A Sense of Community

A Sense of Community

Mental Health Case Study

Joe (not his real name), a 44 year old man came to see me (Dr Clem Bonney) for a general check-up.  He appeared slightly anxious and worried.  It is not unusual for men to present for a general check-up as a way of reaching out for someone to ask how they are. 

In Joe’s case, he was not doing so well.  He is married, with 2 children age 8 and 10 years and works in a factory.  When I asked what else he did, he looked perplexed.  “Things for yourself, exercise, hobbies, going out with your mates, that type of thing.” I suggested.  “Doc I have not done anything like that in years, I go to work and I come home.  My friends are my wife’s friends really.  I watch footy on the TV on Friday night and run the kids around on Saturday to sport.  I am too tired and not interested in doing anything else. I do not talk to anyone at work, my wife and I seem to just go through the process of being married, its all about the kids.” 

Mental Health Issues in Australia

Mental health issues are common with 20% of the Australian population experiencing a mental health disorder at any time and 45% of the population experiencing mental health issues at some stage in their lives. Depression and anxiety are the two most common disorders at a rate of 14% and 6% respectively. 

Men are at the greatest risk of committing suicide and the least likely to ask for help.  In 2011, men made up 76% of all deaths from suicides, 72% of men who needed help with mental health did not get it.  How does the community help with this?

Community Involvement

Multiple studies have demonstrated a strong link to the level of connection a person in the community (in a gym with other lifters, team sports, good working environments etc) has to improvements in their mental wellbeing.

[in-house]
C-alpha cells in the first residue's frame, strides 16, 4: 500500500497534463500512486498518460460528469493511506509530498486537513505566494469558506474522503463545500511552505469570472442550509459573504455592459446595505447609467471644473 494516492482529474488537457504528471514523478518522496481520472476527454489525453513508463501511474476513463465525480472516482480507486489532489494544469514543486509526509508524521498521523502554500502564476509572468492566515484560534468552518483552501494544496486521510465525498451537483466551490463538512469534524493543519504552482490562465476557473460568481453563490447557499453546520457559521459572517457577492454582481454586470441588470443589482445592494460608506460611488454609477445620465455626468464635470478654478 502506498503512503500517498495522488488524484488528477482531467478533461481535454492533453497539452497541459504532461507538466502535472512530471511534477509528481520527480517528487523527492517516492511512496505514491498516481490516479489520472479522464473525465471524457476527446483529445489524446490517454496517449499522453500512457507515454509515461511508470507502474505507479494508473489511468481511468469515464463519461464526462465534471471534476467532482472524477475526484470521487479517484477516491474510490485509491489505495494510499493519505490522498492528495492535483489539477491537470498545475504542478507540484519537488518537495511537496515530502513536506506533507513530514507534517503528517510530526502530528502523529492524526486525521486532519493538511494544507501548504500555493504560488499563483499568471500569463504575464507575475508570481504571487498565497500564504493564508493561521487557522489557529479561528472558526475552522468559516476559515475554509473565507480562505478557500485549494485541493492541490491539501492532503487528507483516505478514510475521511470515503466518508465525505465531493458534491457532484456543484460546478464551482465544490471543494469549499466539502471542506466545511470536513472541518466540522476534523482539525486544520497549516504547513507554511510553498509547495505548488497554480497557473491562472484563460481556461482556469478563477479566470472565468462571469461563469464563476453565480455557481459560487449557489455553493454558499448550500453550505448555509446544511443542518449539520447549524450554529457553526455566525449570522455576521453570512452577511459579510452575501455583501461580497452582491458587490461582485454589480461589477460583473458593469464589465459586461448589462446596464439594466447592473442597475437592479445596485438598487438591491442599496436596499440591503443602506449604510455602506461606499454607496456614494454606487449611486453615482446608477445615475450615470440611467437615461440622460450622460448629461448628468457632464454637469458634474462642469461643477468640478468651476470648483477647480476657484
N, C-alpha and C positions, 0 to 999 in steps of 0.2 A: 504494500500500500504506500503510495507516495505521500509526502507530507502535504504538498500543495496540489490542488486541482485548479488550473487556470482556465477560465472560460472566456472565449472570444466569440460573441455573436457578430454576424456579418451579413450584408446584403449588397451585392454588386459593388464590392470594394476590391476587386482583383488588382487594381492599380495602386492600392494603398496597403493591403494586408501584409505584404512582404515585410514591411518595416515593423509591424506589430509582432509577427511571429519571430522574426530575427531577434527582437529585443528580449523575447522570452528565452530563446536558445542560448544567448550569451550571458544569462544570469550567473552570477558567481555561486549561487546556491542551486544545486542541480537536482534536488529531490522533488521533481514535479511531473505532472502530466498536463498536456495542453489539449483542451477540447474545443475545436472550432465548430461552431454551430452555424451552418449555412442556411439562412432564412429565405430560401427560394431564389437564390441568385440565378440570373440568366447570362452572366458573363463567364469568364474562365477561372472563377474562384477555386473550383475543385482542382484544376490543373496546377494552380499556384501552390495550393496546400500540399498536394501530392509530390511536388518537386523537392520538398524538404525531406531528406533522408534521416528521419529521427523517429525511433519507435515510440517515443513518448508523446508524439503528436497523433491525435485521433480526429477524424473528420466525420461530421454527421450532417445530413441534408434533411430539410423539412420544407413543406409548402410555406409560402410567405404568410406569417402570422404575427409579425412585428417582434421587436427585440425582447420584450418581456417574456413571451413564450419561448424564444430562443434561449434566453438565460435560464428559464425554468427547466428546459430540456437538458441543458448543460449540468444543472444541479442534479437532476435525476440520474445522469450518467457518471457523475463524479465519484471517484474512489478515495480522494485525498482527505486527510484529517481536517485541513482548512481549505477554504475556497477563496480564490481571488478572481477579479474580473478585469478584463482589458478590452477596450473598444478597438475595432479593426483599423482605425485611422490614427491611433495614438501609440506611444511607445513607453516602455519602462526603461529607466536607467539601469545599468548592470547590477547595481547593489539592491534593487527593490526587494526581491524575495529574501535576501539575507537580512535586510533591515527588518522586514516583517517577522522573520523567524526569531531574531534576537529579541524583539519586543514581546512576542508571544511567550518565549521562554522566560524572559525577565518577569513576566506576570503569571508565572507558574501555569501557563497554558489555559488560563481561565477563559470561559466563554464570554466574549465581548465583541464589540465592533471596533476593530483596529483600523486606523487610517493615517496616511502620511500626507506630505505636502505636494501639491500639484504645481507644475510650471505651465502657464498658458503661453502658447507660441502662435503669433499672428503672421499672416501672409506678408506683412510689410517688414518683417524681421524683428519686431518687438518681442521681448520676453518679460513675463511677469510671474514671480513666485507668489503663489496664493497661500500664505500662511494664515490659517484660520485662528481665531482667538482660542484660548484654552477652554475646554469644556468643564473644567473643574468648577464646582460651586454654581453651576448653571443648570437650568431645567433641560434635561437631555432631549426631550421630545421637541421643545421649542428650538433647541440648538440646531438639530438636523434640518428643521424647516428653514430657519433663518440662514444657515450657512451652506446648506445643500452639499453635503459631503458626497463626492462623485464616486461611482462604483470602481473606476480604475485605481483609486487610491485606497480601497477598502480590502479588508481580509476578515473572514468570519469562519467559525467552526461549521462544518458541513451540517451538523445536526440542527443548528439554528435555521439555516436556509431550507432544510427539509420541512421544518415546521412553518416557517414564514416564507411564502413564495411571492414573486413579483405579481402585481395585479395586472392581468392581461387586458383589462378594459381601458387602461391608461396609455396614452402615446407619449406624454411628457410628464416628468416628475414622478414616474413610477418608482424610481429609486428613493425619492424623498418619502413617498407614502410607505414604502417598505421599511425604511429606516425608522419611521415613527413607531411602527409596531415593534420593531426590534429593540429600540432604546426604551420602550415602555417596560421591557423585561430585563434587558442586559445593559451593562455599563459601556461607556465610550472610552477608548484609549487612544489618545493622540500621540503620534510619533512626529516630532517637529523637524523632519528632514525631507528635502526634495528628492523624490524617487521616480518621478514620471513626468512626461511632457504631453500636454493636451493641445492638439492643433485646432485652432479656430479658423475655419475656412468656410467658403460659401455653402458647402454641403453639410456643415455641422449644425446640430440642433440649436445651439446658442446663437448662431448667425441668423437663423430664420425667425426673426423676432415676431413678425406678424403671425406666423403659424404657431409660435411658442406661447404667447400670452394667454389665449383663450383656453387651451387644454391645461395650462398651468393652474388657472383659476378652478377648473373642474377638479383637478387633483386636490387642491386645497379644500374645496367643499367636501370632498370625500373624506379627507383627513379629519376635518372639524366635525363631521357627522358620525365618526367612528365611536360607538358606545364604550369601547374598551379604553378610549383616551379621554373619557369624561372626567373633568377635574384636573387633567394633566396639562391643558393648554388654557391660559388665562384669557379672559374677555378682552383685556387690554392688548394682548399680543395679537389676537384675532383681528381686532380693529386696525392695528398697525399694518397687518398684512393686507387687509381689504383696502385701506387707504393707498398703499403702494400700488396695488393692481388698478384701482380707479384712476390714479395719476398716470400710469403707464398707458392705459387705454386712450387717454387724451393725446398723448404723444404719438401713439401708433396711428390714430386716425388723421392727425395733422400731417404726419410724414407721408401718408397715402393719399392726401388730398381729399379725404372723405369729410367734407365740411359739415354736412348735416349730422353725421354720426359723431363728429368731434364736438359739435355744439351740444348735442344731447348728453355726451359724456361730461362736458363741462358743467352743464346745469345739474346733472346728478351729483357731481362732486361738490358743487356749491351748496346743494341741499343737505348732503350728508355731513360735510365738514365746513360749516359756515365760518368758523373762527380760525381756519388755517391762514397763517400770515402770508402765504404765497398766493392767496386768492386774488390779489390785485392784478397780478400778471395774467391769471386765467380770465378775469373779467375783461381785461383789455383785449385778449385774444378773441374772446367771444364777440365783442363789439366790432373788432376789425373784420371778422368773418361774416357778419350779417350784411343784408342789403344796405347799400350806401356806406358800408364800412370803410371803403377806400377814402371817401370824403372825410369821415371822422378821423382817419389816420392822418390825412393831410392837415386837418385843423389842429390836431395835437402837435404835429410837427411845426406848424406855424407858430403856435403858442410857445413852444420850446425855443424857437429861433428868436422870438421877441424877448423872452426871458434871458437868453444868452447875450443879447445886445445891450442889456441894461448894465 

Social isolation, poor social support, lack of work and lack of feeling worthwhile are all are related to increased rates of depression and the risk of suicide. There is increasing evidence that engagement in physical activity that has a social component to it decreases the level of mental distress that a person experiences. 

The increase in the social engagement enables men have an environment that enables them to connect with others, express themselves and develop a sense of self and value.  A perception that others value them, their experiences and notice when they are not there and reach out to them to ensure safety and wellbeing, increases men’s sense of well being and decreases the rate of depression and other mental health issues

Physical & Emotional Wellbeing

Joe and I discussed things that may improve both his physical and emotional wellbeing.  We engaged with his wife, to provide support and encouragement for Joe to develop time that was devoted to him, rather than others.  For Joe this was joining a local gym that was supportive of developing connection within the lifting environment, via social gatherings and in-house events. 


University Of Michigan. (1999, August 11). Low Sense Of Belonging Is A Predictor Of Depression. ScienceDaily. Retrieved August 1, 2020 from www.sciencedaily.com/releases/1999/08/990810164724.htm


Cockshaw, W.D. and Shochet, I. (2010), The link between belongingness and depressive symptoms: An exploration in the workplace interpersonal context. Australian Psychologist, 45: 283-289. doi:10.1080/00050061003752418